Amid an ongoing push to make family structures more fluid, a baby in Vancouver, Canada, is reportedly the first child in British Columbia to be granted three legal parents under a new law in the province that allows for up to four legal guardians.

The three individuals — a lesbian couple and their male friend — were able to become official parents to Della Wolf Kangro Wiley Richards without any litigation under the new Family Law Act that was passed last year, The National Post reported.

The development comes after Anna Richards and her wife Danielle Wiley decided they wanted to have a baby. But rather than raise the child without a father figure, the two felt that a male influence was important, so Richards asked her friend, Shawn Kangro, to consider being the child’s father.

“We wanted our kids to know where they came from biologically and actually liked the idea of having an extended family,” she told The National Post. “It didn’t threaten us to have another person’s involvement so long as it was the right person.”

After Kangro consulted with family, he decided to enter into a legal agreement with Richards and Wiley and the three now share roles in Della’s life. The two mothers serving as primary caregivers, with Kangro having a say in important decisions involving health and schooling.

“It feels really just natural and easy, like any other family,” Kangro, the biological father, told Canada’s CBC News. “It doesn’t feel like anything is strange about it.”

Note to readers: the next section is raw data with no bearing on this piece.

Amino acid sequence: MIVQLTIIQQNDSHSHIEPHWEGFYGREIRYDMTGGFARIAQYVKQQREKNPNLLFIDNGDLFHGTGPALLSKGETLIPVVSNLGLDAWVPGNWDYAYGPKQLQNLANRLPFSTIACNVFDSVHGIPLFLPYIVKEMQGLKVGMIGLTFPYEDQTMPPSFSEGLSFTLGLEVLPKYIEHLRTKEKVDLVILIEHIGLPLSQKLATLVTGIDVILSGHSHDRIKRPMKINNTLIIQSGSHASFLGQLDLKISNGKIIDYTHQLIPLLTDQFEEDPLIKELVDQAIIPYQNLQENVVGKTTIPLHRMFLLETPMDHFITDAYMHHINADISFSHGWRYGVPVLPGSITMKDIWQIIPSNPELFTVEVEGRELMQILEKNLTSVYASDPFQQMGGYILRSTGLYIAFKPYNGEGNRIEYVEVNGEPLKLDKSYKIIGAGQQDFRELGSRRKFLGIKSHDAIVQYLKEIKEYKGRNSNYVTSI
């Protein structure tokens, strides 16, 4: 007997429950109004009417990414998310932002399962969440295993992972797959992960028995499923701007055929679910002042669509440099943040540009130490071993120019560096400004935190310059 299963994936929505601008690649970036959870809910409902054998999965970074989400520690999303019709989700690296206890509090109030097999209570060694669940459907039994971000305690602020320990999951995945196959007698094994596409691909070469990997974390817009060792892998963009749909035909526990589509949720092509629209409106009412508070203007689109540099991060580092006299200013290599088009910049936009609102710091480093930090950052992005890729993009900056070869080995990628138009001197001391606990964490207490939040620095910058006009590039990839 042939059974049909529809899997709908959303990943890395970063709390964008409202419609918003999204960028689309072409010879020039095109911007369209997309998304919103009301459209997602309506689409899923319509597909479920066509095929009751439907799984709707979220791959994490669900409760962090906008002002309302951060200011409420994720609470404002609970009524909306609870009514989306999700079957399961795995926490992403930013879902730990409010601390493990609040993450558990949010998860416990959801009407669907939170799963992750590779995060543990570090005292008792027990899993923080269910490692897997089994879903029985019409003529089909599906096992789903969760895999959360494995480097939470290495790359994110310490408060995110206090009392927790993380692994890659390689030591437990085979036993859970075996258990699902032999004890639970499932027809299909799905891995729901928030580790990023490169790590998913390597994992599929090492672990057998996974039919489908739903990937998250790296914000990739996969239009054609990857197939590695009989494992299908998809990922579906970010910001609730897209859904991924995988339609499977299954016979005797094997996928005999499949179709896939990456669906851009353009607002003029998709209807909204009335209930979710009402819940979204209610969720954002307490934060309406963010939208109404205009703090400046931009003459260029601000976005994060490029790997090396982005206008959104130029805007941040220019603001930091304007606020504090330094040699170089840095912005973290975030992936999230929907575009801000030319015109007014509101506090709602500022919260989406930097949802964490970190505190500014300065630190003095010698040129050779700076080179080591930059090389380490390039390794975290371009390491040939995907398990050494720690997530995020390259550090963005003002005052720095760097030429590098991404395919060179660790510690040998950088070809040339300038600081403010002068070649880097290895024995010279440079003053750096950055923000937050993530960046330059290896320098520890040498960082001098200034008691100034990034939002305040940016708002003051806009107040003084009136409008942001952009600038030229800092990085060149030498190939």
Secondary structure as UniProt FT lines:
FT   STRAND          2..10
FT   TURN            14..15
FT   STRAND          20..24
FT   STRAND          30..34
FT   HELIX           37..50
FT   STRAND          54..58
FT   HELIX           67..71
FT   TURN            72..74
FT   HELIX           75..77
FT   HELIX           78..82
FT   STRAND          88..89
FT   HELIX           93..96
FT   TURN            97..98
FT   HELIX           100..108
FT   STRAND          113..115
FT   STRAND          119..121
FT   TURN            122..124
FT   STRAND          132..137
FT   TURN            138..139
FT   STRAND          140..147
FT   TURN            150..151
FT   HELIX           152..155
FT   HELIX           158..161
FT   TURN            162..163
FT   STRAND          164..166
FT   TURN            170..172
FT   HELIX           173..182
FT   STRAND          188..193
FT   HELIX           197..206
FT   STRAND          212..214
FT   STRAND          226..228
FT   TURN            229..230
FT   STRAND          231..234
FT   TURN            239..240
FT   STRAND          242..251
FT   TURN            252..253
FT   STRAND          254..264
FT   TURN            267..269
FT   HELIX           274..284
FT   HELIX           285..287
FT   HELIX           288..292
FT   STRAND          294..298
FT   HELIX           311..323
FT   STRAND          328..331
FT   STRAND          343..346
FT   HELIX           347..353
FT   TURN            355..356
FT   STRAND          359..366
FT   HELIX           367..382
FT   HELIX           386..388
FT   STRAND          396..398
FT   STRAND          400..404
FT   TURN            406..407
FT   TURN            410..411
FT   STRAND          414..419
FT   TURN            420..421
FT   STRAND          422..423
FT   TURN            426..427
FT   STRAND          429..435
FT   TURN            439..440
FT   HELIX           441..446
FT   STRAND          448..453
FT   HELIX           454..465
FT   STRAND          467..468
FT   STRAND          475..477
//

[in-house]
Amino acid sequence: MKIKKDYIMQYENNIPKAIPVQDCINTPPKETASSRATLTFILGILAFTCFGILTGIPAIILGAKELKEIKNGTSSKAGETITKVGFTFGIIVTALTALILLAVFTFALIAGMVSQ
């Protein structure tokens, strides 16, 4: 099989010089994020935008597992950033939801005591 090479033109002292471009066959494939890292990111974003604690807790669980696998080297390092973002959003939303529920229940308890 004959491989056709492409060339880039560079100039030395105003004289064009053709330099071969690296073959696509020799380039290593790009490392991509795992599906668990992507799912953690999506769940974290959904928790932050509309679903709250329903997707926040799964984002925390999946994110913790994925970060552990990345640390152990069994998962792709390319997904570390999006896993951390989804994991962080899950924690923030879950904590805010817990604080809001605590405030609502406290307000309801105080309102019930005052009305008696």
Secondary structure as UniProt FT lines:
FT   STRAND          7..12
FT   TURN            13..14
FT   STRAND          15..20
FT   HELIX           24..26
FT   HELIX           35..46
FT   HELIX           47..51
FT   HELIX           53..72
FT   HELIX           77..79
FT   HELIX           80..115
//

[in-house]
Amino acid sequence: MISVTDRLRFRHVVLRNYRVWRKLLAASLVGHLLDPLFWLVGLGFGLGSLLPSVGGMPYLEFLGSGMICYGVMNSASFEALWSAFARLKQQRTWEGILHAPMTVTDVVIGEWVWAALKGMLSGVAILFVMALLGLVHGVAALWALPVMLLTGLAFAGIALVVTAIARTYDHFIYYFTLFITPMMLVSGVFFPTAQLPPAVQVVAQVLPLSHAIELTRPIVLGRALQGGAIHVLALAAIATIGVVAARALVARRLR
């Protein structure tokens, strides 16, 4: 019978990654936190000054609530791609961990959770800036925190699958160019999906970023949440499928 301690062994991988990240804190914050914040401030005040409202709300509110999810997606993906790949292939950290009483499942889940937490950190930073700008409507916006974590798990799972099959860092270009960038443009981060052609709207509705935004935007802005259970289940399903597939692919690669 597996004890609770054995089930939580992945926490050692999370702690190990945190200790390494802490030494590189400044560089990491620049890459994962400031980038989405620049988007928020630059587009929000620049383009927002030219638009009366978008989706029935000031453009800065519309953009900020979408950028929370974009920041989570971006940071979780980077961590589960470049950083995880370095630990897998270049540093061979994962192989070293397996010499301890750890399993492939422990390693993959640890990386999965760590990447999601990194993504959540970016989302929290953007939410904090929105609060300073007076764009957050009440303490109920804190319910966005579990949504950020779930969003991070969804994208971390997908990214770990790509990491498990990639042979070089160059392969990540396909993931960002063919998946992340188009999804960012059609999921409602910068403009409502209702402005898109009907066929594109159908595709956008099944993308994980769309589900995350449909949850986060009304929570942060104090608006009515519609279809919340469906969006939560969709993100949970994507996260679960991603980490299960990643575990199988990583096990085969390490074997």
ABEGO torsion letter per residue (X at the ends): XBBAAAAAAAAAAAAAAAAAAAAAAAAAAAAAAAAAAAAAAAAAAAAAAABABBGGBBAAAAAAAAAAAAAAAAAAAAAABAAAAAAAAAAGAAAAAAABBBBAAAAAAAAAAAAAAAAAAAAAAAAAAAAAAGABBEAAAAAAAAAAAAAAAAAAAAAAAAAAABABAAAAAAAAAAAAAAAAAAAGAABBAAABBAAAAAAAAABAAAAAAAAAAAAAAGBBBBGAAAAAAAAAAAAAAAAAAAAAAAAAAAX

Wiley got pregnant in Jan. 2013 and delivered Della on Oct. 23, 2013.

Richards, Wiley and Kangro are mixing their three families together in an uncommon arrangement that is among the first of its kind in British Columbia.

“All of a sudden, all of Anna’s family and all of Danielle’s family is essentially my family,” Kangro told The National Post. “We’re joining three families together through Della and possibly future children.”

As CBC News explained, the Family Law Act went into effect in March 2013, changing the paradigm surrounding how the law views parents. Donors, too, can be counted as guardians, so long as a written agreement is reached before conception.

(H/T: National Post)

Featured image via CBC News

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